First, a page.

A monochord is a one-stringed instrument that was used throughout the middle ages as a tool to explore the relationship between mathematics and sound. For instance, if a string is divided in half, it produces a tone one octave higher than the open string. Other ratios such as 3:2 (fifth), 4:3 (fourth), and 9:8 (whole tone) can be found on the monochord, at once clearly visible and audible. A section on how to ‘divide’ the monochord was a standard inclusion in medieval theoretical writings on music. In many instances, theorists described tuning systems to meet the priorities of the music of their time.

The monochord was also used as a practical tool for learning new music by plucking out the notes (as we might do today on a piano).

Instructions for dividing a monochord typically start by dividing the string into ninths or fourths, then marking certain of those points with note names. Then the distance between one of the new notes and the end of the string is divided and marked, producing more notes. The divisions are made by finding harmonics or by using a divider (a long-armed compass without the pencil). When the scale is laid out on the monochord, you set the moveable bridge to the note that you would like, and pluck the string.

See "The Monochord in the Medieval and Modern Classrooms" by Kate Buehler-McWilliams and Russell E. Murray, Journal of Music History Pedagogy, Vol 3, No 2.

See also my monochord theory blog at




A 12th century image of Boethius using dividers on a monochord.  Trinity College Cambridge R.15.22















Gaffurius is teaching his students about the relationship between numbers and sound.  There is no actual monochord in this image, but there is a useful pair of dividers hanging on the back wall.


The instrument consists of a basic long resonating box, approximately 100 cm long and 9 cm wide and high. The sides and bottom are made of maple or cherry, with a spruce soundboard with one soundhole. The string is brass harpsichord wire. The string is stretched over a fixed bridge at each end of the instrument, and the tuning peg is recessed within one endblock. Three moveable bridges as well as one handheld bridge are included for use with the divisions.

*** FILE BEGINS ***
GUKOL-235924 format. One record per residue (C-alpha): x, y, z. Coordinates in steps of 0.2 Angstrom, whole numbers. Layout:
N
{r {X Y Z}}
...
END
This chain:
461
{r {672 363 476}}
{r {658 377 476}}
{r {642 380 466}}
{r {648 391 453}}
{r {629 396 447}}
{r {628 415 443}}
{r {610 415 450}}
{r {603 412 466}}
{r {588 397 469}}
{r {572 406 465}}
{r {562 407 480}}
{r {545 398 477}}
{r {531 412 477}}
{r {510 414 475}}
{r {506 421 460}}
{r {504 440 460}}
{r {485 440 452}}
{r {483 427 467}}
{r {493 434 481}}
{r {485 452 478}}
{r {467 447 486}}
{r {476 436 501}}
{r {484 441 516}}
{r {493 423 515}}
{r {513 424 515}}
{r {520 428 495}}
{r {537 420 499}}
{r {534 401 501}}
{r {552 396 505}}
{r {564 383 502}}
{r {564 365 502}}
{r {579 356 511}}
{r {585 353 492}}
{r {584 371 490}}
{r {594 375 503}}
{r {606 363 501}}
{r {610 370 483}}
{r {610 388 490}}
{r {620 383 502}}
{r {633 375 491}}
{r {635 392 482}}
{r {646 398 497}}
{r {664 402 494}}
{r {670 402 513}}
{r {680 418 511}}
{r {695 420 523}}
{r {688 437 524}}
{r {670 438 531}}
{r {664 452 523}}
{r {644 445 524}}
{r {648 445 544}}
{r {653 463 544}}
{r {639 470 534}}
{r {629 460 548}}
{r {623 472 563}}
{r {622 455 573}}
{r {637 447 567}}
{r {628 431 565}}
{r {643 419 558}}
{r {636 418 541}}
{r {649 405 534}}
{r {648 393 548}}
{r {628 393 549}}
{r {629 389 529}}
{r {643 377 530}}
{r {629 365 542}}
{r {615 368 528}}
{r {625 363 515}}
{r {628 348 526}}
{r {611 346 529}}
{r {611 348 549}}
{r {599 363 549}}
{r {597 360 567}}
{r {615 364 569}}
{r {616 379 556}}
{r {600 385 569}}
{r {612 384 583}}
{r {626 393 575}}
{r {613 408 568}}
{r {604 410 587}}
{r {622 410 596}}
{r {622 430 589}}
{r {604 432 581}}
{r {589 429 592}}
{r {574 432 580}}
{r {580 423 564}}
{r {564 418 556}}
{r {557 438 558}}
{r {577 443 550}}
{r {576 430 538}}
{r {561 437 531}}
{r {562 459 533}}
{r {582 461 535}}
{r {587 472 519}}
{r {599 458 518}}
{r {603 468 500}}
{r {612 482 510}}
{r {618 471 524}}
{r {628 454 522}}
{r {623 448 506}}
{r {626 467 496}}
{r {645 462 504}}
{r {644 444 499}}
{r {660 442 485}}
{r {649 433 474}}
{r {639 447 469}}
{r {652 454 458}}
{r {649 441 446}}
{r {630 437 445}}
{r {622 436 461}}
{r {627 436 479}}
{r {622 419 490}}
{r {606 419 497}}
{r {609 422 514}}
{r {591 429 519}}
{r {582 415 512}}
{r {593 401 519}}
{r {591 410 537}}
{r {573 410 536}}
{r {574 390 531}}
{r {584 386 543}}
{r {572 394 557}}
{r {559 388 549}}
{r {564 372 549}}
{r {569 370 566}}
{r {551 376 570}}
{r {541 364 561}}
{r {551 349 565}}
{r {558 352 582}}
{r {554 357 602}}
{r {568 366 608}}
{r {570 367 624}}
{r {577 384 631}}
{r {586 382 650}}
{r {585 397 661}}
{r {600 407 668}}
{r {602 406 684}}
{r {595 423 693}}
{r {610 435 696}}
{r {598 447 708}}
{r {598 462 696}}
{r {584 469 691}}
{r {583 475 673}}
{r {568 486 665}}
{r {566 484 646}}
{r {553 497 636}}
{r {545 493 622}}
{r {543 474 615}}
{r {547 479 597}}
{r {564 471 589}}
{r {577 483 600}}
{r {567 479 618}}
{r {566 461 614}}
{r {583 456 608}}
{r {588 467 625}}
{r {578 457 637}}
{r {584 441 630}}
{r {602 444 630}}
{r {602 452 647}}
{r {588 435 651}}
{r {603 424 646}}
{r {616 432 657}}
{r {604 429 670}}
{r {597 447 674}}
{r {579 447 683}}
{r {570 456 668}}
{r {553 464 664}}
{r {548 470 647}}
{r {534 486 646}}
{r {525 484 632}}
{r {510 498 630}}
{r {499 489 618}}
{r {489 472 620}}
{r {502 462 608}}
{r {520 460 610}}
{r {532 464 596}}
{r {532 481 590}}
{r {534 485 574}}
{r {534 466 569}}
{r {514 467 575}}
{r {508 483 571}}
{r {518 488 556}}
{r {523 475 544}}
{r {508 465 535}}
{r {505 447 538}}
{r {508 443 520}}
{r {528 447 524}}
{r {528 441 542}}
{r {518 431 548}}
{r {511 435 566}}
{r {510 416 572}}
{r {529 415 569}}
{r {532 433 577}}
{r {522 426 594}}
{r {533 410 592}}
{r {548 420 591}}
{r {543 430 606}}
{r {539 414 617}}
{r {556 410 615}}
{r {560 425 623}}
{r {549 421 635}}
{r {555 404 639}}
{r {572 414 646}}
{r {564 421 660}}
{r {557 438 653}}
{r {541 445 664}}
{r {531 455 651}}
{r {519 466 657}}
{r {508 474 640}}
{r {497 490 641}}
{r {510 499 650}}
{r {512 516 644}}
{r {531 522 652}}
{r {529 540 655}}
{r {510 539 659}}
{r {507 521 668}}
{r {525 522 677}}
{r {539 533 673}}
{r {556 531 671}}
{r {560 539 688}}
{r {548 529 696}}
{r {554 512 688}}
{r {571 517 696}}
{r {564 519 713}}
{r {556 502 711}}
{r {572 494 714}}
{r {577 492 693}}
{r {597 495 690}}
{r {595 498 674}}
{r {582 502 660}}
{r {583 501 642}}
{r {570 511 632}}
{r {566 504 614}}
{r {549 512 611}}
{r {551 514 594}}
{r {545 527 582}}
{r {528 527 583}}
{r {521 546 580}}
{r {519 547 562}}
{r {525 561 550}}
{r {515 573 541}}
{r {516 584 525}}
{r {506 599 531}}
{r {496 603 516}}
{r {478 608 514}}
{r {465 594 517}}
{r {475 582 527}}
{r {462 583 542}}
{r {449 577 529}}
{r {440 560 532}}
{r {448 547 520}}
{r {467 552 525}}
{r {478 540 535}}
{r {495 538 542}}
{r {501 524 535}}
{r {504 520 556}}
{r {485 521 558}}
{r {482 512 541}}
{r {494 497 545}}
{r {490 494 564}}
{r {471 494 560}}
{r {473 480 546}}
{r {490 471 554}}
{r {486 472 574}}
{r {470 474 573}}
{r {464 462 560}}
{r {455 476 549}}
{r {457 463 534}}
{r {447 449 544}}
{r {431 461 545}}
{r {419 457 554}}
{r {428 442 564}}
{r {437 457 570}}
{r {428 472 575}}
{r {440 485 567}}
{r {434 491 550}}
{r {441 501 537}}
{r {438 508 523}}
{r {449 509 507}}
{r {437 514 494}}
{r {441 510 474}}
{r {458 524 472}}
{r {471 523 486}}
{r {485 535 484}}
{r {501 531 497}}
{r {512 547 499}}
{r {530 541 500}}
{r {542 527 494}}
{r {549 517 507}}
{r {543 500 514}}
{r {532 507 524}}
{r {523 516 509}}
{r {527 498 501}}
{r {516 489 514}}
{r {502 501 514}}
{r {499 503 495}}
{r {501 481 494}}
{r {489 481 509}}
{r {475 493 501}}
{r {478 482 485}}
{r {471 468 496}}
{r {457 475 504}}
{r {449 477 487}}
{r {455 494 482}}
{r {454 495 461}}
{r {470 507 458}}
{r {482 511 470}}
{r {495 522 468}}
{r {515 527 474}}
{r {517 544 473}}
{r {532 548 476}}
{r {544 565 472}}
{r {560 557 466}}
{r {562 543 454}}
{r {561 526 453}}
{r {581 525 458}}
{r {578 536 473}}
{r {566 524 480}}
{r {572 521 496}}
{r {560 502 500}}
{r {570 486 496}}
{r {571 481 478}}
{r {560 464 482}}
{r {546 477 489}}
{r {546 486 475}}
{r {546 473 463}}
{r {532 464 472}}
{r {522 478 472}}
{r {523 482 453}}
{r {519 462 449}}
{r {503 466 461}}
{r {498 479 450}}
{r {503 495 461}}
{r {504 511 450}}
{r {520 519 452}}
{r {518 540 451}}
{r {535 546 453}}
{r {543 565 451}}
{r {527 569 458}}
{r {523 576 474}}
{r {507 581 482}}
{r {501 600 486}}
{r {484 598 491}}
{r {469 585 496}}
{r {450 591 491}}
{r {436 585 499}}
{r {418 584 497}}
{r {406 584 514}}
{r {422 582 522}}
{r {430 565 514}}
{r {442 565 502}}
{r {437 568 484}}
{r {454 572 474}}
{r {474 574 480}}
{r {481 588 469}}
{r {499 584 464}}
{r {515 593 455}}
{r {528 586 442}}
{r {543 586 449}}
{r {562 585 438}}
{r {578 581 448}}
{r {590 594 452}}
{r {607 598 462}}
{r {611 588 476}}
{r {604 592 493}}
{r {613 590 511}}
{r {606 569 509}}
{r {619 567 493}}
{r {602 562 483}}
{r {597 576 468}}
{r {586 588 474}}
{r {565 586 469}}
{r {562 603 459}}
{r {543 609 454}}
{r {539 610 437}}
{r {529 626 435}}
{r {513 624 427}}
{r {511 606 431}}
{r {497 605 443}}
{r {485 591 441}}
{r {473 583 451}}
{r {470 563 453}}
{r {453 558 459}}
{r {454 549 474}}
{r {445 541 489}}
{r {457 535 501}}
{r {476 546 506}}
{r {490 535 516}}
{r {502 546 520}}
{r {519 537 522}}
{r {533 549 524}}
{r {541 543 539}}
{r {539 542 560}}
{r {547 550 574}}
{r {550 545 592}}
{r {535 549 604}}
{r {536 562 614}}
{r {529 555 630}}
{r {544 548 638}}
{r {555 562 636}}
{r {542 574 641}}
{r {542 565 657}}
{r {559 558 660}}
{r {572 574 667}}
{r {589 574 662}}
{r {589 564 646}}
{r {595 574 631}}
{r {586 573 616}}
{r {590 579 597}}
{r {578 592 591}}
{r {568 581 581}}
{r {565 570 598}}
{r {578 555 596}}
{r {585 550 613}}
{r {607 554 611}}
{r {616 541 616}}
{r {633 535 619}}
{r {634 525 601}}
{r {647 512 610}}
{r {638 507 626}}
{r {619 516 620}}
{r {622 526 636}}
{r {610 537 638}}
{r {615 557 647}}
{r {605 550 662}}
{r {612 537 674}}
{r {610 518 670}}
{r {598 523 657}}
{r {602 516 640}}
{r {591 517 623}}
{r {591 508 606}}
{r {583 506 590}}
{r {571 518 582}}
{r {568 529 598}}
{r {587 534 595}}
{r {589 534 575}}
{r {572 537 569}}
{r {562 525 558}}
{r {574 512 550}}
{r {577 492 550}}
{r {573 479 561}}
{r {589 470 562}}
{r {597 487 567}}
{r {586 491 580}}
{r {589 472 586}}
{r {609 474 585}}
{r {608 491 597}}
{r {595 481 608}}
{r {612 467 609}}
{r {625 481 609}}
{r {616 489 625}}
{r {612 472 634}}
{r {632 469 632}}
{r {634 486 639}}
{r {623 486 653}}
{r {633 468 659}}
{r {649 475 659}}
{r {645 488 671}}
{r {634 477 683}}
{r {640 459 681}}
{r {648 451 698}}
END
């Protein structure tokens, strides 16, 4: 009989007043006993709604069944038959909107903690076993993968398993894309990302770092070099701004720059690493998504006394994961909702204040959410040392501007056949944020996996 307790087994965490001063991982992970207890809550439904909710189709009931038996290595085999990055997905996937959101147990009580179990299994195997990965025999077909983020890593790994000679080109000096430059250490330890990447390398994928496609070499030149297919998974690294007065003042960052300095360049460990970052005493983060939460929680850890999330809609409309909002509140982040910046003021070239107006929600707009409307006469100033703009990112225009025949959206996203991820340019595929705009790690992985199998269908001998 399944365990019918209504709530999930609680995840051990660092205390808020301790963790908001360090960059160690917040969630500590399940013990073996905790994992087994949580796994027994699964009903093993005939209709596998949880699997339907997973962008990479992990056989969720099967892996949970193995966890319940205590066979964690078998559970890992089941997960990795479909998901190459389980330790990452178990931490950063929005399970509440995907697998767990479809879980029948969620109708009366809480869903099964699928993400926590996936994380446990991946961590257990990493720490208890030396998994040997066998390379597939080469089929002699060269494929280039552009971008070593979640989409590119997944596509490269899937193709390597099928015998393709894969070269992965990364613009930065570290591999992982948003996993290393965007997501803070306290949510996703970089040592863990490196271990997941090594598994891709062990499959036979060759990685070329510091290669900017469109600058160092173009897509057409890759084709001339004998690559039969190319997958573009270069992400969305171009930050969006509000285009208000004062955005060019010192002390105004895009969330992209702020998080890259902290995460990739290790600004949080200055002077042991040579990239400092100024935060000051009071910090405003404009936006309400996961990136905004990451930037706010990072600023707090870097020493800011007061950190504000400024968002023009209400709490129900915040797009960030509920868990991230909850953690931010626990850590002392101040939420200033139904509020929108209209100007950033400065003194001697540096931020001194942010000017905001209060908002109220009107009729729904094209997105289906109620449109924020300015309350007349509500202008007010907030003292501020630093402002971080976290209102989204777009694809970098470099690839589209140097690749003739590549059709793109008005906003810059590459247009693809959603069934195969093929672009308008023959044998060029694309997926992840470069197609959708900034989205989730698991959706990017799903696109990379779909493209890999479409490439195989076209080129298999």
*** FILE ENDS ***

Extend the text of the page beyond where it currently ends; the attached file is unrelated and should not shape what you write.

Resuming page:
Historical accounts suggest that the division points were marked directly onto the soundboard or onto a strip of parchment on the soundboard. My monochord has a set of “division sticks” which can be slid into place on the edge of the soundboard. Two division sticks can be on the instrument at the same time, enabling direct comparison between the sound of different divisions. Any number of division sticks can be laid out on a table to visually compare the divisions.


The initial monochord purchase includes four marked divisions sticks. They represent a Pythagorean tuning (Guido), an anonymous just tuning, a chromatic Pythagorean tuning (Prosdocimo de Beldomandis), and equal temperament. The basic monochord division sticks are marked with inked lines, while the deluxe monochord division sticks are marked with wood inlay.

Blank division sticks allow the theorist to plot out his/her own divisions. Both sides can be used, and pencil marks can be erased to allow for multiple reuse.


Eagle heads on deluxe monochords


Decorative soundholes on deluxe dichords


Basic monochord -- $650

Deluxe monochord -- $900



Vincenzo Galilei, Dialogue on Ancient and Modern Music, 1581. Translated by Claude Palisca, 2003.

Jan Herlinger, “Medieval canonics,” in The Cambridge History of Western Music Theory, 2002.

Christian Meyer, Mensura Monochordi, 1996.

Kate Buehler-McWilliams and Russell E. Murray, "The Monochord in the Medieval and Modern Classrooms" Journal of Music History Pedagogy, Vol 3, No 2.